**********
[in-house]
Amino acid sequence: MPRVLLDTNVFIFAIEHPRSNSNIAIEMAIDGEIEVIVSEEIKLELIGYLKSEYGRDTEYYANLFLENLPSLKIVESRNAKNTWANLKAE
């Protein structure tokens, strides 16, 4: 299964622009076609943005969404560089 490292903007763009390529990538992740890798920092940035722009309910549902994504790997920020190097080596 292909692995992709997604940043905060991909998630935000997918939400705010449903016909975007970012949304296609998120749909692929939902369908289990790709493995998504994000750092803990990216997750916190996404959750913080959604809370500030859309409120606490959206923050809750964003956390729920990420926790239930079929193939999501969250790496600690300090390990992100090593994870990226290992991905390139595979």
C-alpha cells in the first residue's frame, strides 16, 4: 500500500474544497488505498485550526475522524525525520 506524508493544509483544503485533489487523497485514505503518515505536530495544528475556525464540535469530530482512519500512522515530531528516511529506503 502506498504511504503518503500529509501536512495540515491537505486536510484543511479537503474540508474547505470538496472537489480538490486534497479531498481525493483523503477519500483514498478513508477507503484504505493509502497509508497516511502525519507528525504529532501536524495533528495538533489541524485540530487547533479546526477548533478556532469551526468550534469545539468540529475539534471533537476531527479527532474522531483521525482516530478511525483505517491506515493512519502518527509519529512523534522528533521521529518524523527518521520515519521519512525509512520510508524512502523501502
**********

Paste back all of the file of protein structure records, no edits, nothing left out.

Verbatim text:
[in-house]
Amino acid sequence: MPRVLLDTNVFIFAIEHPRSNSNIAIEMAIDGEIEVIVSEEIKLELIGYLKSEYGRDTEYYANLFLENLPSLKIVESRNAKNTWANLKAE
């Protein structure tokens, strides 16, 4: 299964622009076609943005969404560089 490292903007763009390529990538992740890798920092940035722009309910549902994504790997920020190097080596 292909692995992709997604940043905060991909998630935000997918939400705010449903016909975007970012949304296609998120749909692929939902369908289990790709493995998504994000750092803990990216997750916190996404959750913080959604809370500030859309409120606490959206923050809750964003956390729920990420926790239930079929193939999501969250790496600690300090390990992100090593994870990226290992991905390139595979």
C-alpha cells in the first residue's frame, strides 16, 4: 500500500474544497488505498485550526475522524525525520 506524508493544509483544503485533489487523497485514505503518515505536530495544528475556525464540535469530530482512519500512522515530531528516511529506503 502506498504511504503518503500529509501536512495540515491537505486536510484543511479537503474540508474547505470538496472537489480538490486534497479531498481525493483523503477519500483514498478513508477507503484504505493509502497509508497516511502525519507528525504529532501536524495533528495538533489541524485540530487547533479546526477548533478556532469551526468550534469545539468540529475539534471533537476531527479527532474522531483521525482516530478511525483505517491506515493512519502518527509519529512523534522528533521521529518524523527518521520515519521519512525509512520510508524512502523501502